The journey to one million crystal structures continues…

Back To Discover

Written by

Suzanna Ward

Posted on

February 14, 2019

Later this year the world of structural chemistry will reach a tremendous milestone, the sharing of one million organic and metal-organic structures through the Cambridge Structural Database (CSD). The CSD was one of the first numerical scientific databases to be established and today enables scientists and educators in over 70 countries to learn from the data.

The journey towards the sharing of one million structures can be traced back to the 1950s and J.D.Bernal. Bernal believed that the collective use of data would lead to the discovery of new knowledge; transcending the results of individual experiments.1 Olga Kennard decided with Bernal’s support to examine the influence of molecular shape on crystal packing. In 1965 a grant was awarded to allow a small team to start work on what is now known as the Cambridge Structural Database. There were already nearly 4,000 published structures, so collating these was a daunting task but given the growth of published structures in the following years it was fortunate that efforts started when they did.

Initially, data was released in the form of a book - it took five years to collate the first volumes in the Molecular Structures and Dimensions series in 1970. More volumes followed until the early 1980s, when they gave way to a more modern computational database. If the CSD was still released in book form today then it would consist of over 450 volumes! The volumes were electronically typeset, a huge achievement at that time, and consisted of bibliographic information as well as introducing rudimentary ways of searching through permuted name indexes and dividing the entries into classes. By volume 13 computer-produced diagrams of the chemical structure were added to illustrate each compound, greatly extending the utility and usability of the series.  It was decided at the outset that the accuracy of the database was paramount. This meant users had numbers they could rely on and could use the database with confidence, which is certainly still true today. To enable this, an elaborate set of checks were introduced, and authors were contacted if issues with a structure were found.  Two volumes of interatomic distances were also created and a database system was constructed. By 1979 the database contained nearly 25,000 structures, having doubled in size in five years preceding this. It was recognised that it would be a huge challenge for researchers to analyse and utilize such a large volume of information and so a computer-based search, retrieval, analysis and display system was designed.2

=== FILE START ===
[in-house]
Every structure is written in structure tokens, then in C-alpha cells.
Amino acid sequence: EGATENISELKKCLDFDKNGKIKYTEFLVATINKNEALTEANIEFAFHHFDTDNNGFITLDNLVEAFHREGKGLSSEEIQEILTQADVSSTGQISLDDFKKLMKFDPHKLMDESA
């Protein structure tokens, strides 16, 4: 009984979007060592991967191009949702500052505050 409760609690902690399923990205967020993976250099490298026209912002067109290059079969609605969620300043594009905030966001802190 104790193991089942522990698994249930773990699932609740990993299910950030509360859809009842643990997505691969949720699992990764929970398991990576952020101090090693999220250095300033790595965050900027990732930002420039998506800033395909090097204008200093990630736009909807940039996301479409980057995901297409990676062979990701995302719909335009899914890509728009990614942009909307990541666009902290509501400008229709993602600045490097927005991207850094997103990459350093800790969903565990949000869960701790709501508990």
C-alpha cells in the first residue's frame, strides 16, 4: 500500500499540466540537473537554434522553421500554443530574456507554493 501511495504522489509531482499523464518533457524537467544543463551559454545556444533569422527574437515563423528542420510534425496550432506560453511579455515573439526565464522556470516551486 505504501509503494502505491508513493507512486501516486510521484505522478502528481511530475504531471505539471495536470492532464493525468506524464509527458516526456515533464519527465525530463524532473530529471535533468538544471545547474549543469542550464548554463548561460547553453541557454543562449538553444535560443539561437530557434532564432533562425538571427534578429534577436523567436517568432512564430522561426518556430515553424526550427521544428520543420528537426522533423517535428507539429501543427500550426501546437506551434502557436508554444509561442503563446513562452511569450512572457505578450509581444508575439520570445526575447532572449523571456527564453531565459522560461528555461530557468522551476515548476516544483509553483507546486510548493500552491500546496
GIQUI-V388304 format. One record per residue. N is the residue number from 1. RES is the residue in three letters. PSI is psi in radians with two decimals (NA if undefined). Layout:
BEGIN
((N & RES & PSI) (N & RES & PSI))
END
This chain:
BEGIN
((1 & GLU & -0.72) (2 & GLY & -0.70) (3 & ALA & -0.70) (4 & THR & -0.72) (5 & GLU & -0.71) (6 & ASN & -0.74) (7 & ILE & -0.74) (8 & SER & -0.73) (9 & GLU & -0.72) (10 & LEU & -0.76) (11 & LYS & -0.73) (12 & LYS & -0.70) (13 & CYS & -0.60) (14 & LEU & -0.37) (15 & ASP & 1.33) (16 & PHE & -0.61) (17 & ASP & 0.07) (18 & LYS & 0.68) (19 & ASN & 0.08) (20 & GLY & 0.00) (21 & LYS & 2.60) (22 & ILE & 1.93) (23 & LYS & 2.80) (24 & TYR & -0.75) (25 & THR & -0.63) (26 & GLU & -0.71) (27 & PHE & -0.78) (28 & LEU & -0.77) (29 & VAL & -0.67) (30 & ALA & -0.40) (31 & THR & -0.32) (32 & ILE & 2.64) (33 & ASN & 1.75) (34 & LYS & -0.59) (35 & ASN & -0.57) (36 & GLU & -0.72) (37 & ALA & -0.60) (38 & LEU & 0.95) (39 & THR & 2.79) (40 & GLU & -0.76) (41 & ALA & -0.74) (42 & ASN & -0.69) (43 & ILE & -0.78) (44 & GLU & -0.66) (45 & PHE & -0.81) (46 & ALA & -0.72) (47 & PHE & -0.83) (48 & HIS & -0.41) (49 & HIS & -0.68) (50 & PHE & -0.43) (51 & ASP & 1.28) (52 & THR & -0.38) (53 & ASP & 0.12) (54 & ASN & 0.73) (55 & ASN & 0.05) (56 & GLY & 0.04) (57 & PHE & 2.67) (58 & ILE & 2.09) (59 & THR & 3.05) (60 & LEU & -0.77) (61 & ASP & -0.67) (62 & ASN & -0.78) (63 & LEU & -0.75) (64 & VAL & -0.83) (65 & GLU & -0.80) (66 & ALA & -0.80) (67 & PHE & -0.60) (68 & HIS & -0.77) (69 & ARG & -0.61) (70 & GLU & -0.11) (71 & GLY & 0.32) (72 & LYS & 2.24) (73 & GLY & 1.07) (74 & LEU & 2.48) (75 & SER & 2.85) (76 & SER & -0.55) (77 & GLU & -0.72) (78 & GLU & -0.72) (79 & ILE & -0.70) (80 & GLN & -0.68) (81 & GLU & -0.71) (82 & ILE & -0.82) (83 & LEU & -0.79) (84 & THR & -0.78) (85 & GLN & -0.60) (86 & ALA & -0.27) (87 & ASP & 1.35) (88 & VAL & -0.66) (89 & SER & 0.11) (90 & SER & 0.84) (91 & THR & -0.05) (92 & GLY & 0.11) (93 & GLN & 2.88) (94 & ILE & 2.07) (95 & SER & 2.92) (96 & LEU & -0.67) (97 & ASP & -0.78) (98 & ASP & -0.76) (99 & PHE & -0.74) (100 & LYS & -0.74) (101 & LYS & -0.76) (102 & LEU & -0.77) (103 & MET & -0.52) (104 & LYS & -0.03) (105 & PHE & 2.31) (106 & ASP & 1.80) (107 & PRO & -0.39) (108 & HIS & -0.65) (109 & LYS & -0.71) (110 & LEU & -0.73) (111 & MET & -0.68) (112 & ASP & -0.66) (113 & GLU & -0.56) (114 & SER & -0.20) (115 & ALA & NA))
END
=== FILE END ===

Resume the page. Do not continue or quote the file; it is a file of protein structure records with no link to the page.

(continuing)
Early versions of the CSD in book form alongside a later version of the CSD on CD

Early versions of the CSD in book form alongside a later version of the CSD on CD


In the 1980s this system, known as the CSD-System, was distributed in more than 30 countries worldwide, and interest in the CSD-System from pharmaceutical and agrochemical companies increased significantly. Income from these companies, coupled with support from National Affiliated Centres, enabled the CCDC to become an independent, non-profit charitable centre in 1987.

Today functionality in the CSD-System includes powerful 2D/3D searching, extensive geometry analysis tools, intermolecular interaction analysis, high impact graphics generation, and interconnectivity via the CSD Python API. The ability for users to gain new insights is aided by the addition of two knowledge bases known as Isostar and Mogul which provide information about intermolecular interactions and molecular geometries respectively.

A Full Interaction Map showing a molecule’s interaction preferences

A Full Interaction Map showing a molecule’s interaction preferences, one of the many ways the data in the CSD can be used today to generate new insights


CCDC software products have diversified to make maximum use of structural data and are used worldwide in industries ranging from pharmaceuticals and agrochemicals to catalysis and gas storage. The CSD is also used extensively in teaching thanks to the fact that each individual dataset is free to view and retrieve, with a range of educational resources made available alongside the data.  

The widespread use of structural data worldwide, the reliance on the CSD and associated software in drug discovery and development, and the thousands of research papers published using the CSD are testament to the fact that the collation and curation of individual experiments has enabled new insights and knowledge from the data, making it so much more than the sum of its parts.

Our attention now turns to one million structures, which we expect to be reached this summer. You can view our millionth structure “countdown” on our website homepage and also sign up to hear the latest news from the CCDC and learn more about how we will be marking this milestone.

We will be celebrating at regional crystallographic conferences including the European Crystallographic Meeting (ECM) in Vienna and the American Crystallographic Association (ACA) meeting in Cincinnati. The value of crystallographic data will also be demonstrated at chemical conferences such as the Fall American Chemical Society Meeting, and the Cambridge Science Festival. So keep up to date on our website and social media postings to find out how you can join us in these activities and to learn how you can use the database in your research and educational activities.

  1. The Impact of Electronic Publishing on the Academic Community. From private data to public knowledge. Kennard, O. (1996) Portland Press.
  2. Allen, F. H., Bellard, S., Brice, M. D., Cartwright, B. A., Doubleday, A., Higgs, H., Hummelink, T., Hummelink-Peters, B. G., Kennard, O., Motherwell, W. D. S., Rodgers, J. R. & Watson, D. G. (1979). Acta Cryst. B35, 2331-2339.

Link to CCDC's facebook page


CSD (100)

Database Group (29)